var b: Double {
            get { vector.coordinates[2] }
            set { vector.coordinates[2] = newValue }
        }
        var a: Double {
            get { vector.coordinates[3] }
            set { vector.coordinates[3] = newValue }
        } 
    }
}

I'd like to hear some opinions about this idea. Has this been proposed before? What fundamental problems this idea has?

Why would you do this? Instead, declare var vector: Vector, and give the rgba property a setter which does self = newValue.vector. Some of the view types in the standard library are mutable, and this is how they’re implemented.

Unfortunately I think you've hit an iceberg-tip.

This problem is the main advantage Rust has over Swift, and I feel like you should read up on the borrow checker to understand why this is a complex problem. (I had a hard time phrasing this sentence, just know I am NOT saying "we should just all go use Rust")

The main push to support this type of thing can be found in https://github.com/apple/swift/blob/master/docs/OwnershipManifesto.md

Have you benchmarked them in -O? I’m not sure the optimizer will notice the opportunities here, but it might.

Doesn't this cause copying of the entire value type every time a tiny change is made? Or is this guaranteed to be optimized away?

1 Like

That depends on how smart ARC is. There’s definitely an opportunity for an optimization; I’m just not sure that Swift takes it.

As @George says, this is almost exactly the place that Rust's (in)famous borrow checker is tackling, allowing it much greater flexibility than Swift for "first-class" in-place mutation.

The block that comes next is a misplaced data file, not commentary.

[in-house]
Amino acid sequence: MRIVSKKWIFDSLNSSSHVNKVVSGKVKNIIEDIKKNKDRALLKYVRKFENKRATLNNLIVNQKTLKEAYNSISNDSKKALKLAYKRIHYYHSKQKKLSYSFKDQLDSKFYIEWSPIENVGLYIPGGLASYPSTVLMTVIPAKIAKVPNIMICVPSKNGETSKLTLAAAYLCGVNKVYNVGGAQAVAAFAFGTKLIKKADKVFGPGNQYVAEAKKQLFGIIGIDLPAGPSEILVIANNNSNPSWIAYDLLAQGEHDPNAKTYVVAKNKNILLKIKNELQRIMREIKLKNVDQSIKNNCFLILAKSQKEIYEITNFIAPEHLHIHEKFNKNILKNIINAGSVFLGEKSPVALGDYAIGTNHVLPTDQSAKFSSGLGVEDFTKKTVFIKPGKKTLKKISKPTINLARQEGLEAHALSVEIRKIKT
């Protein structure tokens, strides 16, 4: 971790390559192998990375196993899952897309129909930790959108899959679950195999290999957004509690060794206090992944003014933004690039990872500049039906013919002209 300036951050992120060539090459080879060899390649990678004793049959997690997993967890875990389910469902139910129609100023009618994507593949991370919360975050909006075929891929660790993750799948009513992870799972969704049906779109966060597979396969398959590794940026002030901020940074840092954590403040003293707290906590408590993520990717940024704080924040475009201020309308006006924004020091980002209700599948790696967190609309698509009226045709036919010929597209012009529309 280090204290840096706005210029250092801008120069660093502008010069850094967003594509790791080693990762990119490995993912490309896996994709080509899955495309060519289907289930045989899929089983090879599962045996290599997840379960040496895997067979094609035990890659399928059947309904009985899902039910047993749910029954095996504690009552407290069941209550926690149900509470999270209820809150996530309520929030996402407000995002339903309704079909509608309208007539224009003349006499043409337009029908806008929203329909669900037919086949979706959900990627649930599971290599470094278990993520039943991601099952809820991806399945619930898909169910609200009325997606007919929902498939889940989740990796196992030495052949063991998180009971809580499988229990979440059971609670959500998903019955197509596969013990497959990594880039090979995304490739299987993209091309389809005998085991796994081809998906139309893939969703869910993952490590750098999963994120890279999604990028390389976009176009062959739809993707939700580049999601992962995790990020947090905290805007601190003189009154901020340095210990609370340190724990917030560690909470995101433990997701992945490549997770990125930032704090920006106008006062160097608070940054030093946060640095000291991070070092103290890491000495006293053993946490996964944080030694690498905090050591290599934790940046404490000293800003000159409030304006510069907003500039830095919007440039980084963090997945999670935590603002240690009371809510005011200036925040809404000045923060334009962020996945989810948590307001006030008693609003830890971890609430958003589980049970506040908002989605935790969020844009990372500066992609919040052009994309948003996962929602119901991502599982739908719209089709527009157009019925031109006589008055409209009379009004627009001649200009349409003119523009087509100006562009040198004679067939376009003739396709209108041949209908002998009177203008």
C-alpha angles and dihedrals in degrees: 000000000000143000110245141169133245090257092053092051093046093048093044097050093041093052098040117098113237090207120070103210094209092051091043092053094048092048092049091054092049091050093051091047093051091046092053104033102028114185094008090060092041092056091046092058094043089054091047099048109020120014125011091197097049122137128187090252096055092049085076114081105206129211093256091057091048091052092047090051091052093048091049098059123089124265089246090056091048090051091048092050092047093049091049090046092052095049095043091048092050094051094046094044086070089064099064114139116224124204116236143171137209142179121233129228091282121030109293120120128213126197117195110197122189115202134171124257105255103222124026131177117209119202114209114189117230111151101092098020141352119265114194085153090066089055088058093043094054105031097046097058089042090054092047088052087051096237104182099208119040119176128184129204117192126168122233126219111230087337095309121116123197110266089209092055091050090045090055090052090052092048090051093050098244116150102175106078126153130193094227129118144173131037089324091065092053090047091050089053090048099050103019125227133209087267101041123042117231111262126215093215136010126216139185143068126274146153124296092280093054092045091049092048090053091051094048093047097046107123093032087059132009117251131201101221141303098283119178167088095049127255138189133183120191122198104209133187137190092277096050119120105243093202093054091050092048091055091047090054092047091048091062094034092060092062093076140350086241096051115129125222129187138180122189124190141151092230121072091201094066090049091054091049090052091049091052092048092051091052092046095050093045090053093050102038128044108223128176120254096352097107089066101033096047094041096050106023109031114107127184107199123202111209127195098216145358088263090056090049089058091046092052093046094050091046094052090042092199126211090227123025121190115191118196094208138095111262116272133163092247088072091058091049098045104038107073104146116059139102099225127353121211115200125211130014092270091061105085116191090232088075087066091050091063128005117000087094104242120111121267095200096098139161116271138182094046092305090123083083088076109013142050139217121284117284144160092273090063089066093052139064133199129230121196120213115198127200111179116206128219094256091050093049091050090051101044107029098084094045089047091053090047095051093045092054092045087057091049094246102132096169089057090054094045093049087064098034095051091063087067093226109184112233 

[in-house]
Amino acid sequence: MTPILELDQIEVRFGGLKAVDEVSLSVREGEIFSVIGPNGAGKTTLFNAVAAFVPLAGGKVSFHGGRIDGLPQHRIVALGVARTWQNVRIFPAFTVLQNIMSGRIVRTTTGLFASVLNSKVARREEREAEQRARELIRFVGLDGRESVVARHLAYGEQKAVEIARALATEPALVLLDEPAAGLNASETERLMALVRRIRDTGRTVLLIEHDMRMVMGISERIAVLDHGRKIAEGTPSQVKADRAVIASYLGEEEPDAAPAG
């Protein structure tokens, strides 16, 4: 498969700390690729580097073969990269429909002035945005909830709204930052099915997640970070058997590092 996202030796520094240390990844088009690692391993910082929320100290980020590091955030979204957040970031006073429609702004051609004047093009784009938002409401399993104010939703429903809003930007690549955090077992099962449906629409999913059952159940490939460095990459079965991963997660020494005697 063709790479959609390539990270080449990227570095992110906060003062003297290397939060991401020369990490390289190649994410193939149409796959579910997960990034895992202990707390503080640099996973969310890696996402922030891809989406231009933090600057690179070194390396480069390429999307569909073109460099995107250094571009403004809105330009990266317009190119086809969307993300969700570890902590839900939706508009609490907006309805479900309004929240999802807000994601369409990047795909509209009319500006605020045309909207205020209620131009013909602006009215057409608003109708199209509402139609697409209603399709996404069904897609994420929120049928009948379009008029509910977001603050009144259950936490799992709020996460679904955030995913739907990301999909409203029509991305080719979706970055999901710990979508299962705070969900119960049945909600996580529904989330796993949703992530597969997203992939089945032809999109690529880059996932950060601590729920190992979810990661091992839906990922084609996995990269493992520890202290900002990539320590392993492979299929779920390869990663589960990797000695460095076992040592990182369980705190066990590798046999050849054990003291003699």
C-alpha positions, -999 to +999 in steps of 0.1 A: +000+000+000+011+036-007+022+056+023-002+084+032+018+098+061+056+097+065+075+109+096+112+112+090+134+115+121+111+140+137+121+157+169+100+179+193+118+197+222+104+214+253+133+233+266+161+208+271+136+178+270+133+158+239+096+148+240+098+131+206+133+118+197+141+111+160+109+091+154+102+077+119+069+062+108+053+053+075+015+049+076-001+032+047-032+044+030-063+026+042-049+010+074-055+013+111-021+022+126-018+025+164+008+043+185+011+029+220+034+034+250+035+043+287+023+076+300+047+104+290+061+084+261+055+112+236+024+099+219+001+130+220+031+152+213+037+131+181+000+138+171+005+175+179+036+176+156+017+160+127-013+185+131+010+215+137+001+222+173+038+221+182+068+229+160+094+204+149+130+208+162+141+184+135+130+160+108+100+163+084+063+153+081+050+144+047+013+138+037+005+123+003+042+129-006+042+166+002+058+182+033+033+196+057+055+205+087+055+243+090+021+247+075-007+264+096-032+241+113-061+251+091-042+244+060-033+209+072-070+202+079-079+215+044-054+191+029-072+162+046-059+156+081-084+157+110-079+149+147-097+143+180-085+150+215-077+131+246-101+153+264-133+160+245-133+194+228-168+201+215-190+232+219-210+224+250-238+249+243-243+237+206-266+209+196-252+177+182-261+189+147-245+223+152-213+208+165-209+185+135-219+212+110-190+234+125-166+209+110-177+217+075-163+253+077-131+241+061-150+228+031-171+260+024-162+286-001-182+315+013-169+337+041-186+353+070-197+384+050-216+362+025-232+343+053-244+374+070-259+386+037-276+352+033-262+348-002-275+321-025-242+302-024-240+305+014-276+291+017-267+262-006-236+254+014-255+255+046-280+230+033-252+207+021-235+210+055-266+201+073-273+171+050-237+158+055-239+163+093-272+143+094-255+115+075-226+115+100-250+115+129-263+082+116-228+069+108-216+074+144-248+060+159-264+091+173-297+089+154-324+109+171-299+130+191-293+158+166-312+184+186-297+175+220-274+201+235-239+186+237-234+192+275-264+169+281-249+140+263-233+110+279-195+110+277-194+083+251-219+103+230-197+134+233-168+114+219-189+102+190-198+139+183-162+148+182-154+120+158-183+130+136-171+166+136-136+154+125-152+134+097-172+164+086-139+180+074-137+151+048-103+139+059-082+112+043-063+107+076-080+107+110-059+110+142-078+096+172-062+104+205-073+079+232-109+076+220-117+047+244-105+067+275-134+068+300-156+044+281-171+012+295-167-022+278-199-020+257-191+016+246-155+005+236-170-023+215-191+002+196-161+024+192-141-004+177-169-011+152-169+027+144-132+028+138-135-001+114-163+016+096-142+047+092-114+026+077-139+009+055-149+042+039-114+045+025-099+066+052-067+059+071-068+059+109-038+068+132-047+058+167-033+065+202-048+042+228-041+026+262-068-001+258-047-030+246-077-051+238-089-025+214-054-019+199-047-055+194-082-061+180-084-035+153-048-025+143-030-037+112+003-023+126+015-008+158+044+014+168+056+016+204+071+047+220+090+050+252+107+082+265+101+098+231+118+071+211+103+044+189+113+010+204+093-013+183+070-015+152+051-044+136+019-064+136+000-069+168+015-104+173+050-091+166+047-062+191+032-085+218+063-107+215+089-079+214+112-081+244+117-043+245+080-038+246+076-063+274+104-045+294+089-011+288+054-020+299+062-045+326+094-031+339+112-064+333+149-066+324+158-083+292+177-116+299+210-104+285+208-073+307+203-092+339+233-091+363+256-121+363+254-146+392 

One somewhat interesting point is that there's quite a bit of similarity to inout itself and closures and whether they escape: it's fine to pass inouts and (non-escaping) closures deeper down the stack, but not okay to do things that may allow them to be used in higher stack frames such as assigning to value properties or global variables. It would also be okay to pass "no-escape" @temporary values down the stack, in a similar manner, which is effectively what properties/methods on the type are doing. We could have a rule where a @temporary type behaves like a closure (non-escaping by default), but cannot be annotated with @escaping.

However, there's some extra dimensions here: as soon as you're able to pass around mutable inout references as first-class values, you have to start worrying about exclusivity: you can't duplicate one of those, because then one could be writing to both. In general, this then relies on move-only types. Fortunately, I suspect your rule of "you can only return @temporarys" avoids this problem for now.

1 Like

So far, it seems that this idea has merit, as far as its use case goes, but implementing it now would be a major hack, considering the ownership manifesto and the plans to improve Swift's object ownership model. When that happens some of the limitations that I mentioned could be lifted (e.g. @temporary objects could be stored in local variables and passed to function calls, but no escaped into global state or heap).

Terms of Service

Privacy Policy

Cookie Policy